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Having a say is not enough

I’m researching employee voice at the moment. This is a term that is probably better known in HR circles than internal communication departments. It is often associated with unions and work councils, though it is now being seen as a right for every employee to have the opportunity to have their say. In the “Engaging for Success” report that MacLeod and Clarke produced for the UK government last year, they describe voice as “employees’ views are sought out; they are listened to and see that their opinions count and make a difference. They speak out and challenge when appropriate”. It is all part of a recognition that stakeholder engagement is beneficial for all organisations and employees are, of course, a very important stakeholder group indeed. The way that the UK coalition government has asked for citizens to make suggestions for tax cuts is an example of giving people a say in what might happen.

However, at work, the approach assumes that employees are willing to express things that senior managers may not wish to hear. Internal communication academics Tourish and Hargie point out that “senior managers have a tendency to over-critique negative feedback, while instantly agreeing with positive feedback”. There is also another problem with employee voice, or any stakeholder involvement. The problem is that employees are not always provided with enough relevant, detailed information about what is going on in the organisation to be able to provide a suitably informed employee voice. The same point may also apply to suggestions about tax cuts; how many of us can really say we have a strong enough grasp of all the relevant data to make a considered suggestion? According to research carried out for the CIPD in 2006, only 32 per cent of employees feel that they are both fully/fairly well informed and also have opportunities for upward feedback. This is group is, unsurprisingly, highly engaged. Worryingly, 42 per cent of employees say that they are not kept very well informed about what is going on in their organisation.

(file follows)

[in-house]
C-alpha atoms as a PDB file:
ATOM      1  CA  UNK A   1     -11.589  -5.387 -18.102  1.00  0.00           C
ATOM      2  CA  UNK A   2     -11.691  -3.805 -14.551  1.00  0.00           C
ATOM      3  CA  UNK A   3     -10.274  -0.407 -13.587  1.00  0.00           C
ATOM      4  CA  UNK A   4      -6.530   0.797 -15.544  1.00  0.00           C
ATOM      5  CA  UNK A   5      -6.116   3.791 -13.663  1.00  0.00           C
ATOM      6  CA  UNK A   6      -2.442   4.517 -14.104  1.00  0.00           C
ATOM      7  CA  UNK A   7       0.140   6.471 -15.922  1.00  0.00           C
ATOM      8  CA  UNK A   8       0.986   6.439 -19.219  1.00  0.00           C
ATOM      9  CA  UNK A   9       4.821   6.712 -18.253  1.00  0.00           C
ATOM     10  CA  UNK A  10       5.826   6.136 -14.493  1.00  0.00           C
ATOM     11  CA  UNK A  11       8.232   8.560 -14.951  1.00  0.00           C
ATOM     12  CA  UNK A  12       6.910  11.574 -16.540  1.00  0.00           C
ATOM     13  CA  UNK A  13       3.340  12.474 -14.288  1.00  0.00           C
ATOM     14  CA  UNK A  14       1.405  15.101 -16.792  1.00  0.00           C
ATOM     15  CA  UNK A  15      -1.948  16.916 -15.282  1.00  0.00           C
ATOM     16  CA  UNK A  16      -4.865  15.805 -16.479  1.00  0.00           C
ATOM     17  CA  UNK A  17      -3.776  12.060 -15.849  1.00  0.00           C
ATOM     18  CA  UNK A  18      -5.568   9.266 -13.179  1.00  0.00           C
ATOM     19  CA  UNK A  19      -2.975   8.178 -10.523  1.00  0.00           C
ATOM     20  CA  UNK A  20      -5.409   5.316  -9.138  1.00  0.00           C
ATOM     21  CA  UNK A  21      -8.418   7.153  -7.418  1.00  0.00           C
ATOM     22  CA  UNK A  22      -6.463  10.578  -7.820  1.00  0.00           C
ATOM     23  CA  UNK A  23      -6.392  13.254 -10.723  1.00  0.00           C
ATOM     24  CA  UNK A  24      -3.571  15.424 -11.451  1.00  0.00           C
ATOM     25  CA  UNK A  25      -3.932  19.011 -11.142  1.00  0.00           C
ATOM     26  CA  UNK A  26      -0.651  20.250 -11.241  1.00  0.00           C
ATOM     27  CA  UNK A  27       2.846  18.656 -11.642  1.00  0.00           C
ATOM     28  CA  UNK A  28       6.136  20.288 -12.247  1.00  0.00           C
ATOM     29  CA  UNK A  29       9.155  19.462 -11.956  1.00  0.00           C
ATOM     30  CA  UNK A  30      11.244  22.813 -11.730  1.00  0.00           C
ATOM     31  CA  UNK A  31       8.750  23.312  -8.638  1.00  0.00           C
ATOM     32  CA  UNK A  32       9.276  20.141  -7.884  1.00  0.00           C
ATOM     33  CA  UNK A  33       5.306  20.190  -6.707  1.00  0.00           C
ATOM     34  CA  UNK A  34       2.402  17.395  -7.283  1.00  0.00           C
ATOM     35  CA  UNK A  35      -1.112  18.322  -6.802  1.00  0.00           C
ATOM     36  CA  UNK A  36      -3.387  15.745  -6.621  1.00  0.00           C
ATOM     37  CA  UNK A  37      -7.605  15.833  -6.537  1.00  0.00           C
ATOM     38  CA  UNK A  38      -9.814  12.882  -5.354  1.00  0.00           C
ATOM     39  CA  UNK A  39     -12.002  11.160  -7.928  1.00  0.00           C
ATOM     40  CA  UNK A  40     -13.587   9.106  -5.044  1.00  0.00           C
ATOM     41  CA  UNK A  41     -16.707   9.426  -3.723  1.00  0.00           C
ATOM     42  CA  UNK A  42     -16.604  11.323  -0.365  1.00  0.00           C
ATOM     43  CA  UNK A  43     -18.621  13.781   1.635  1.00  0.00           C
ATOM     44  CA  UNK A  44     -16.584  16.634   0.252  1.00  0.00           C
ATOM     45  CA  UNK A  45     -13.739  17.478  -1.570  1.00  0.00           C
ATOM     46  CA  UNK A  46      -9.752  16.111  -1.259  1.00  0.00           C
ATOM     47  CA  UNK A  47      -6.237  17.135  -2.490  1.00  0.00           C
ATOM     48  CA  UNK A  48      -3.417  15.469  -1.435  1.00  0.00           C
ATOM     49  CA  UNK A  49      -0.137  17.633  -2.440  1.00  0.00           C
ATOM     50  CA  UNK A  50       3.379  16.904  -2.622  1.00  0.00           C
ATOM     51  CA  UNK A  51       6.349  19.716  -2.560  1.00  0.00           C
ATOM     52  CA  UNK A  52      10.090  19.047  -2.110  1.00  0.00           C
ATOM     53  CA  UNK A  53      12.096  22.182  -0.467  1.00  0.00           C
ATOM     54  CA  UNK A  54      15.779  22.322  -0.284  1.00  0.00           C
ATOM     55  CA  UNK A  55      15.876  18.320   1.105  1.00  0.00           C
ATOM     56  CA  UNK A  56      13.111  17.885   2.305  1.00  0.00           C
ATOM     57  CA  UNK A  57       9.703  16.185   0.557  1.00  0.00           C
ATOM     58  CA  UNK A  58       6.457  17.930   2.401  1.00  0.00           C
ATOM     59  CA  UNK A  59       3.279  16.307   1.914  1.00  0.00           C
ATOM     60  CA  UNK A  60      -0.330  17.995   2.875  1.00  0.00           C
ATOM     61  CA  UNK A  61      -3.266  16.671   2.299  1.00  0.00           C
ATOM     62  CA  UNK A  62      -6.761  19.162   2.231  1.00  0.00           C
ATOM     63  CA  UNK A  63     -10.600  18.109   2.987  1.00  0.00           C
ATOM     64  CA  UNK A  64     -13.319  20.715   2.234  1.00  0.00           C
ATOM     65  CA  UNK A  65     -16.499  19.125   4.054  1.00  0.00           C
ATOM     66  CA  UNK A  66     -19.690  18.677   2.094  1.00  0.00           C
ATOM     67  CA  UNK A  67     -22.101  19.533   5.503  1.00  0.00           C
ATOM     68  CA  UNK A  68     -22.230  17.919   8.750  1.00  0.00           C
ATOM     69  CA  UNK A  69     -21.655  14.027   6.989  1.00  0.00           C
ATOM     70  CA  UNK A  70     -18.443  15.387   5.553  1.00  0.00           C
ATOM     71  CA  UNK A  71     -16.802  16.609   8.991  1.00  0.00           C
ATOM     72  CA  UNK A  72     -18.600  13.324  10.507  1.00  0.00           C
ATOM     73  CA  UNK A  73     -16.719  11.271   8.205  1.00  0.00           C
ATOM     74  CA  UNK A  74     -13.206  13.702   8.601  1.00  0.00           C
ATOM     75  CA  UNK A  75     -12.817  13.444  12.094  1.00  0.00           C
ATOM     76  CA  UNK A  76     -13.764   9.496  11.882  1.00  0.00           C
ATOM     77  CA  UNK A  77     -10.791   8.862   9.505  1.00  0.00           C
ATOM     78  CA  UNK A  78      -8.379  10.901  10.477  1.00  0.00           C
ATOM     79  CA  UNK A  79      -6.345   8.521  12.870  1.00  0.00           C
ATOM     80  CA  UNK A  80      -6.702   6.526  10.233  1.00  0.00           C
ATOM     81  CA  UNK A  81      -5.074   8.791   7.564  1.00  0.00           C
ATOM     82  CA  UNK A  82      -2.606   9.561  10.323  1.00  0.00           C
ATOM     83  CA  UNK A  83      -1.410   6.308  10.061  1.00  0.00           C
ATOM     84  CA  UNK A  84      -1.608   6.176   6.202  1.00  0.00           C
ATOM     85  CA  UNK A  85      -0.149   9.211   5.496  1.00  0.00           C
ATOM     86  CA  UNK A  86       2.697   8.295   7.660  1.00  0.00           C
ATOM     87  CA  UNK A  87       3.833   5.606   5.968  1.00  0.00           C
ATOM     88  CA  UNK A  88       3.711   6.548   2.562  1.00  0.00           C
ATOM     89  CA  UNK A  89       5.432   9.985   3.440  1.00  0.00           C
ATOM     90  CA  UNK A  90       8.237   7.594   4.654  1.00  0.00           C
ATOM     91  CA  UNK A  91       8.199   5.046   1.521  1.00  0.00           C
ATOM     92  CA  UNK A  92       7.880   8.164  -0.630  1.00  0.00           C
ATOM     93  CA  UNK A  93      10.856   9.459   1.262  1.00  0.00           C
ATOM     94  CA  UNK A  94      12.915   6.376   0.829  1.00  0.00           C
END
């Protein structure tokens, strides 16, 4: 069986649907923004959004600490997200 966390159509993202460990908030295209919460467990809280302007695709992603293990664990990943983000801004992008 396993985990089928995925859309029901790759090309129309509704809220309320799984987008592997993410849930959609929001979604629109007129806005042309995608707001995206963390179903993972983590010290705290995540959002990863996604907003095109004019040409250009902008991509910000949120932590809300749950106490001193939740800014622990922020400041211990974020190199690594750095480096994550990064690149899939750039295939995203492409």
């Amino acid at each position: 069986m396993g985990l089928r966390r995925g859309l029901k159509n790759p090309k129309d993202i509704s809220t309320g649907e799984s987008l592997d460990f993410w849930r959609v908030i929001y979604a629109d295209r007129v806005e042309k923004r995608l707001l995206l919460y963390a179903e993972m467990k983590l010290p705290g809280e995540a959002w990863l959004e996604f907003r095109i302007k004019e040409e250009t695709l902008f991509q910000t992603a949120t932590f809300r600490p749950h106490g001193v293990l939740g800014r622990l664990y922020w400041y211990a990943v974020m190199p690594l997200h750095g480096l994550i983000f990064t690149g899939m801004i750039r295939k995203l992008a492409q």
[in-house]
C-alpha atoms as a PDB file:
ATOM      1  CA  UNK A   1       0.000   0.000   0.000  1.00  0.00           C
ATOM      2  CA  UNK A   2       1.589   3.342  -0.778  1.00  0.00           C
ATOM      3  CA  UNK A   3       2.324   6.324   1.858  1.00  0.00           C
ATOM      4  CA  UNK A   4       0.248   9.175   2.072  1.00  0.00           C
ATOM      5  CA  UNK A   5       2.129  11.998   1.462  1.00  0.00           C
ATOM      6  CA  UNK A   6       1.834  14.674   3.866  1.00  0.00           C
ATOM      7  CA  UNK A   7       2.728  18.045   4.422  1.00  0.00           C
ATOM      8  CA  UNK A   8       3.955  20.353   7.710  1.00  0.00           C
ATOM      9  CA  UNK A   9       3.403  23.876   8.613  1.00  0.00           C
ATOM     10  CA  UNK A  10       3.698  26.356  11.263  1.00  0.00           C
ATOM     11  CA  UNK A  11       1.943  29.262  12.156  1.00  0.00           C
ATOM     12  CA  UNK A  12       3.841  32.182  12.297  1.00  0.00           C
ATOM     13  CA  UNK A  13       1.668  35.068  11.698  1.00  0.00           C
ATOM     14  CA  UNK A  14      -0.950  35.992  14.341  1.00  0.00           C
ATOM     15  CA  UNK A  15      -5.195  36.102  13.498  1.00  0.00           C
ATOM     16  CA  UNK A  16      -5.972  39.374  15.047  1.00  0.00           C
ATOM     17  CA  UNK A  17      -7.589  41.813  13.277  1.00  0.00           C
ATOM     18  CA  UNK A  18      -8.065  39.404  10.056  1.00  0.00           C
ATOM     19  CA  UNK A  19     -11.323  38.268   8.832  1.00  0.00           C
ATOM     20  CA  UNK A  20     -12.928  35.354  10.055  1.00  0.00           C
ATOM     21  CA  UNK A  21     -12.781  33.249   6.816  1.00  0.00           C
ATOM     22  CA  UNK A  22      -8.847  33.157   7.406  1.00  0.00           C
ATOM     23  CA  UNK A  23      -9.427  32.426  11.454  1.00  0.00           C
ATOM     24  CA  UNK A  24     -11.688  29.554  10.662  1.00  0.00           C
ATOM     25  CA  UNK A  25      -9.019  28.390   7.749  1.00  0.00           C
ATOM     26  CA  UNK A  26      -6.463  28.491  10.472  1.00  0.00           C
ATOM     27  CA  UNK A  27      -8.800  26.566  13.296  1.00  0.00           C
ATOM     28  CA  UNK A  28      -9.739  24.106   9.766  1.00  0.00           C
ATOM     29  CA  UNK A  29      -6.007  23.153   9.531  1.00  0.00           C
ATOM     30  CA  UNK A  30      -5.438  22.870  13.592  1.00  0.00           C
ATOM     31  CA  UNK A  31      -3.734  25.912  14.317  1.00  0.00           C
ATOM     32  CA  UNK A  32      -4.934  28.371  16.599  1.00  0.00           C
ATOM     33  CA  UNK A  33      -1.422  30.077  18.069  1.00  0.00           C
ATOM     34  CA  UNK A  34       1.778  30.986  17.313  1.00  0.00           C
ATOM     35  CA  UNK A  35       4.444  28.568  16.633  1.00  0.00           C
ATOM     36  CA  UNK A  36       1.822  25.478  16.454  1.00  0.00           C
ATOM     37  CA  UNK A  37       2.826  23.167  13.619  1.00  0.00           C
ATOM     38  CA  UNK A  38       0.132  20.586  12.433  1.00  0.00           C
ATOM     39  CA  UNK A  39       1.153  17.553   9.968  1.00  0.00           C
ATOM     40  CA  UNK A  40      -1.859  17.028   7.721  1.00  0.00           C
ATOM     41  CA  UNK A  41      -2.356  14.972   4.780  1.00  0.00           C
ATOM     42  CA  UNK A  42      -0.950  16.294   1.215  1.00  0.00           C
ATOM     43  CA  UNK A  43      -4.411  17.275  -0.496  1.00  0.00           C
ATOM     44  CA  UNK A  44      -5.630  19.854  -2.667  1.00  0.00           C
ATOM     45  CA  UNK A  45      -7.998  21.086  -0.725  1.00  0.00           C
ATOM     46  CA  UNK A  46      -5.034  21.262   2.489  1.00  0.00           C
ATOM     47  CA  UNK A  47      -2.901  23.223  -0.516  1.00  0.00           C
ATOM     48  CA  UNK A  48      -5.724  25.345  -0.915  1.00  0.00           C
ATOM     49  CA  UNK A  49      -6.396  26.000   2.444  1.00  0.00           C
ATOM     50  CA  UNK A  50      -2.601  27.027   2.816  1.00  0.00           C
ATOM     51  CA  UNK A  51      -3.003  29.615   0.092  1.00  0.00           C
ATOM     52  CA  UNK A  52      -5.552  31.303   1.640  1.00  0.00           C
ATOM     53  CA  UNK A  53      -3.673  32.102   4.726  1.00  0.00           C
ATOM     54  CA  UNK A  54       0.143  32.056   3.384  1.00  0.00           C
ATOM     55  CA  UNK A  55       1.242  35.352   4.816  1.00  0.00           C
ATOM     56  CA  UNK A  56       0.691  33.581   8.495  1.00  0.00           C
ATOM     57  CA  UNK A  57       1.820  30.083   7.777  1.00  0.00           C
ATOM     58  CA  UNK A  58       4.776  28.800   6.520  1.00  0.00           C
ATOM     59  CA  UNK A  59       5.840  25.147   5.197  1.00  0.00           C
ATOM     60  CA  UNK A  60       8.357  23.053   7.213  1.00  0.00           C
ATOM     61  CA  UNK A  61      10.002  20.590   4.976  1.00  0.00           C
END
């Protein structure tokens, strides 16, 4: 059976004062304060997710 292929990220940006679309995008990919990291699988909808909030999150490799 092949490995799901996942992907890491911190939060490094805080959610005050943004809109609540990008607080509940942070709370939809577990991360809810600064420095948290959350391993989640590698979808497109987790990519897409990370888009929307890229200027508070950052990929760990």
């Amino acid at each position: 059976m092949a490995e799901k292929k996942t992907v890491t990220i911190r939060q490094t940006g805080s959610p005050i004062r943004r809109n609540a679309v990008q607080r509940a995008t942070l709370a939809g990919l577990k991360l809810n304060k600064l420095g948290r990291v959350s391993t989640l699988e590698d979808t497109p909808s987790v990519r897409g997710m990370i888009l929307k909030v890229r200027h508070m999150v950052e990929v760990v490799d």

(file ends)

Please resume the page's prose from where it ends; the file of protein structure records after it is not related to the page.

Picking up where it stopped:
In a more recent report (CIPD Research Insight, Voice and engagement: how does collective consultation contribute?), the CIPD notes that there is an appetite for a collective voice at work that is similar to partnership working where “employees are at the heart of strategy development and delivery”. The report suggests that employers are “increasingly looking to OD specialists to develop internal communications” though it does not explain how OD consultants are more qualified to do this than corporate communication professionals. Though collective voice may be enjoying a renaissance (albeit through non-union forms), it is the appetite for critical upward feedback that is the nub of the matter – and that’s a challenge for HR and internal communication professionals to work on together.

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